Containing a similar mix of strength and dexterity required for both cheerleading and rock climbing, aerial arts is a demanding activity that represents the intersection of performance art and extreme sport.
Leah Farrar, an attorney in Rochester, became involved in aerial arts just after graduating law school.
“It’s an environment where you work with your abilities and there’s not that pressure to surpass them,” she said. “If someone is trying to get in shape ... I actually think [aerial arts] can be a good fit.”
Because instructors are very safety conscious, they refrain from pushing anyone beyond their capabilities. This leads to a safe and positive fitness environment.
“It’s an environment where you work with your abilities and there’s not that pressure to surpass them.”
While there is only one aerial gym in the Rochester area — Aerial Arts of Rochester — the gym is well-resourced and offers a wide array of opportunities to get involved. They offer traditional silks, hoops and stationary trapezes. The facility also hosts more unconventional apparatuses, such as aerial chains and ropes, which are growing in popularity.
Because the different types of apparatus require different skills, aerialists must be very flexible with their abilities. Alongside these technical skills, aerialists must be great performers and entertainers as well.
“[My favorite performance was] at the Comedy at the Carlson,” Farrar said. “I performed to Right Said Fred’s ‘I’m too Sexy for my Shirt’ and ... I was on the aerial hoop. It appeared that I was taking my shirt off to match with the song, but underneath I had a bathing suit ... that was designed with a hairy man’s chest.”
She laughed and said, “I enjoyed that way too much.”
As with aerial arts, esports represents an intersection of its own, lying between digital outputs and physical reactions. Esports has experienced a rapid rate of growth on campus since its introduction, as its popularity skyrocketed. Fourth year Computer Science major Evan Hirsh founded and currently serves as president of RIT Esports.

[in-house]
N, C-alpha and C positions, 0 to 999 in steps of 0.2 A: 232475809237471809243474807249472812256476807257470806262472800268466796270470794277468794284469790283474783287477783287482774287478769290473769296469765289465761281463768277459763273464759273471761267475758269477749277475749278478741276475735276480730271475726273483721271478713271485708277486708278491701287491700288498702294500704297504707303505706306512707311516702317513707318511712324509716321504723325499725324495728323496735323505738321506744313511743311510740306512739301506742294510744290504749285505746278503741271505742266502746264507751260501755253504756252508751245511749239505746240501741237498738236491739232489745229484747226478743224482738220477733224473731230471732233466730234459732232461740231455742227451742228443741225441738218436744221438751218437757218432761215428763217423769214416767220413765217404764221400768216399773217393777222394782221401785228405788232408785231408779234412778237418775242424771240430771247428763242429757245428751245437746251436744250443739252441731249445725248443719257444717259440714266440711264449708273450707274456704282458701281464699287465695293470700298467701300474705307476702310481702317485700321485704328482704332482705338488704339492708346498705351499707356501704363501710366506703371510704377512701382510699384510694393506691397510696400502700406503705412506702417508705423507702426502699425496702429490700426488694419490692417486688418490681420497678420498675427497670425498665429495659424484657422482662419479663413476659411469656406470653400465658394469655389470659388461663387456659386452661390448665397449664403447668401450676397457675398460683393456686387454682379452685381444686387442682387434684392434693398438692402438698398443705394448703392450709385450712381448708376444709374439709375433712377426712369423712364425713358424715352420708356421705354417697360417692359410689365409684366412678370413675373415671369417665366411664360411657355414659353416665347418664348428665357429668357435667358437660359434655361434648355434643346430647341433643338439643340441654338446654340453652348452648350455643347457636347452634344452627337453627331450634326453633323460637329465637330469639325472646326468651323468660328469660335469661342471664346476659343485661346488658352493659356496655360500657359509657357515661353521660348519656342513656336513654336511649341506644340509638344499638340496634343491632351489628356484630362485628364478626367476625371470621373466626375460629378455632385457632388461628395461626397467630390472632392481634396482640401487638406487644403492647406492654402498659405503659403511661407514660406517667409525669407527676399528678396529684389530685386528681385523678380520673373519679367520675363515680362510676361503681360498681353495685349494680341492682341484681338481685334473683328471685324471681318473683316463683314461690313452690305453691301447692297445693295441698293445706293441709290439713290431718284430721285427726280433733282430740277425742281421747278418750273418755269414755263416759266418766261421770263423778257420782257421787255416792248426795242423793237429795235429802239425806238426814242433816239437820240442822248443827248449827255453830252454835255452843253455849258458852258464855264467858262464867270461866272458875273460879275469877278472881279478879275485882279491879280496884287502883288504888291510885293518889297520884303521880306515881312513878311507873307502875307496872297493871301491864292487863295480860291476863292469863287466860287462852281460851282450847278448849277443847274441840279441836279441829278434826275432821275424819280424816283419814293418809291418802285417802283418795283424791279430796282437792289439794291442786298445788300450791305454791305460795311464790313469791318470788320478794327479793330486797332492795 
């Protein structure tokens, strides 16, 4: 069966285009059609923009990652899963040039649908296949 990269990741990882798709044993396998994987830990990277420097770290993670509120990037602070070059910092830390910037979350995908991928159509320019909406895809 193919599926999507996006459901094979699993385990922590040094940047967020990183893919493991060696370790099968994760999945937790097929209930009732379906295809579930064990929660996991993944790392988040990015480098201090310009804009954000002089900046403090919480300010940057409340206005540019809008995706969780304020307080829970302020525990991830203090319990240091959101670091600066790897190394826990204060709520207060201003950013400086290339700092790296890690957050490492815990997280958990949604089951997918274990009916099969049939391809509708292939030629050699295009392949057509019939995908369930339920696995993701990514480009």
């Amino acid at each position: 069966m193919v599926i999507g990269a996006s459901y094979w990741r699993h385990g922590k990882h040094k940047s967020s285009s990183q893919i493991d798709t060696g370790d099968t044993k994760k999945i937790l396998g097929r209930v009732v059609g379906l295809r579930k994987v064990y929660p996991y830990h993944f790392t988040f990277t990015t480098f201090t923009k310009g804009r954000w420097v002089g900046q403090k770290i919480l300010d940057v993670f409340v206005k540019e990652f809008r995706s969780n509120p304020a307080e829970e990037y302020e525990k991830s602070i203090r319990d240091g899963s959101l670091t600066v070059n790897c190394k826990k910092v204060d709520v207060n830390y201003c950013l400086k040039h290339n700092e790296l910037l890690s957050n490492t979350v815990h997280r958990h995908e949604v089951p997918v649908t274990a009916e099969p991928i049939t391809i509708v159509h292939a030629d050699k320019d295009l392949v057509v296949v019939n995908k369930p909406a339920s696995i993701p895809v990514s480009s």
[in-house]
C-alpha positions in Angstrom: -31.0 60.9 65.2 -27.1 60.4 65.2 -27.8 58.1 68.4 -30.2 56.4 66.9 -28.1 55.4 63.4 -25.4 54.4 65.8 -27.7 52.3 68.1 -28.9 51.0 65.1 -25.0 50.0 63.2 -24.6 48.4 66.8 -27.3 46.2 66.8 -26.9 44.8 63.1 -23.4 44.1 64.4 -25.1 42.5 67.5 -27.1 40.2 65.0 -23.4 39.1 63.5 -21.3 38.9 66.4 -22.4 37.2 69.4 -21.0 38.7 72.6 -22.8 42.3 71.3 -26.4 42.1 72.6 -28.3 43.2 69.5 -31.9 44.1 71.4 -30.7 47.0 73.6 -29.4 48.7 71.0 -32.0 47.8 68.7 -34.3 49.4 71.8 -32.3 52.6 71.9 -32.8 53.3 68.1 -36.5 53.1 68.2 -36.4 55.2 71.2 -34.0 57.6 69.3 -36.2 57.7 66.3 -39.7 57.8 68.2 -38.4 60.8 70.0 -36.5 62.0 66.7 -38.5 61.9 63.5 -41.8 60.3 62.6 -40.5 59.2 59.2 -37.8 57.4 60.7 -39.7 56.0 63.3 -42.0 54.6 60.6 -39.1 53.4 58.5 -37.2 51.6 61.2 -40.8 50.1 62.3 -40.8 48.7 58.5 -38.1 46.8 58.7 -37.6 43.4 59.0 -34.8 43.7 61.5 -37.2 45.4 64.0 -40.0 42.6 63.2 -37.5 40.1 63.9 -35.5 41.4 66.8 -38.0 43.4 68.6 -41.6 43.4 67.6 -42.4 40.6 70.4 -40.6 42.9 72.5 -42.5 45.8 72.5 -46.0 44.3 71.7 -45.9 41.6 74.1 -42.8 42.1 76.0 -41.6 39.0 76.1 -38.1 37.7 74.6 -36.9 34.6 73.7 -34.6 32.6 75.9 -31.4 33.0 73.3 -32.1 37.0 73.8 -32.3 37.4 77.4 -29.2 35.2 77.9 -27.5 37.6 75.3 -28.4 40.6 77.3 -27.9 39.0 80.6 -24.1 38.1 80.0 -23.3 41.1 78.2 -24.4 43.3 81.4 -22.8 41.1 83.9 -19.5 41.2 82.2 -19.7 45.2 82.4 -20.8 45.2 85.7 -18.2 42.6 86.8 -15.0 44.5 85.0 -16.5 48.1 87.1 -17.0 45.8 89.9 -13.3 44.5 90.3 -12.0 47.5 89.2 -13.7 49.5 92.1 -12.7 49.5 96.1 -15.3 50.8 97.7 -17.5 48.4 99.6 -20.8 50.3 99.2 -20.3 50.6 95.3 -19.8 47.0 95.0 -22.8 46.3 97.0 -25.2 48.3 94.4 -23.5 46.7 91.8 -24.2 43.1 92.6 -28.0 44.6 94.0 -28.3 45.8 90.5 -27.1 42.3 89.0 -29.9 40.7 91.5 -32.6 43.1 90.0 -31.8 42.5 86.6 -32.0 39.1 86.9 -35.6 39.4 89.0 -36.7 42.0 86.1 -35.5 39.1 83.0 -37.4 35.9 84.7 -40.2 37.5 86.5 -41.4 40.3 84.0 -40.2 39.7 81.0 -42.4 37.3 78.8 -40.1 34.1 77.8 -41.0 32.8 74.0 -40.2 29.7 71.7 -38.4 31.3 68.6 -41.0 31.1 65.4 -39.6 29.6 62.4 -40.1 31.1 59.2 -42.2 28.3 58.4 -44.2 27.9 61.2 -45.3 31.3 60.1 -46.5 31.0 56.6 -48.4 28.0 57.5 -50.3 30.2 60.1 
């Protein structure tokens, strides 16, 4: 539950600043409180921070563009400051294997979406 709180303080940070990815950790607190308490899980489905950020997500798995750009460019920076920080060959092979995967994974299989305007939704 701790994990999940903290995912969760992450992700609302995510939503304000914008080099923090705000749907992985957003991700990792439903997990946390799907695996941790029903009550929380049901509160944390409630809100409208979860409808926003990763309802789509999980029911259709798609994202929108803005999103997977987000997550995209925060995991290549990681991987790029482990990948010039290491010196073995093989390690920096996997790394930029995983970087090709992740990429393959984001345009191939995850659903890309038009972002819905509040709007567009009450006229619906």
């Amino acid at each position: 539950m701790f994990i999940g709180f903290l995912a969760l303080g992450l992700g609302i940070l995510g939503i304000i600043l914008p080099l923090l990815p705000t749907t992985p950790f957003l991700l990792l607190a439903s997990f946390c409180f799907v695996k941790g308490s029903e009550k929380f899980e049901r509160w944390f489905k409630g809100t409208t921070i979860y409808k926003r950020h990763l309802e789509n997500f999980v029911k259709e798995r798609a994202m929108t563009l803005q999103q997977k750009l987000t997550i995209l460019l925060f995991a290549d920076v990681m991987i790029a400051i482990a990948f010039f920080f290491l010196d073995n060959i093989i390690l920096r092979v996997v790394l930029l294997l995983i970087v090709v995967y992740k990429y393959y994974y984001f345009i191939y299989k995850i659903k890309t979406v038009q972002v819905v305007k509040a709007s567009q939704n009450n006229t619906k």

Hirsh explained that the organization started just under three years ago and is one of the fastest-growing clubs on campus, receiving 300-400 new signups per year. Unlike most clubs, however, esports operates in much the same way as the athletics department at RIT.
Just as the athletics department is the overarching administrative body overseeing all of RIT’s sports teams, RIT Esports oversees teams for seventeen different games, with more always welcome. Unlike the athletics department, however, esports remains far more flexible in its lineup, adapting to the ebb and flow of game popularity and encompassing newly-released games as they grab the attention of the college gaming community.
When it comes to the inclusion of esports in the sports community, however, the debate is still heavy.
“I’d say [sports and esports are] separate but parallel, personally,” Hirsh stated.
While he acknowledged that both require mental and physical endurance, the manner of this endurance is too dramatically different to consider them to be within the same category. Even so, esports players' dedication to the game is admirable and in many cases can go beyond that of a number of traditional athletes.
Fitness takes on many forms, and "sports" has a wide range of definitions. The passion behind each athlete, though, remains a steady constant across all activities.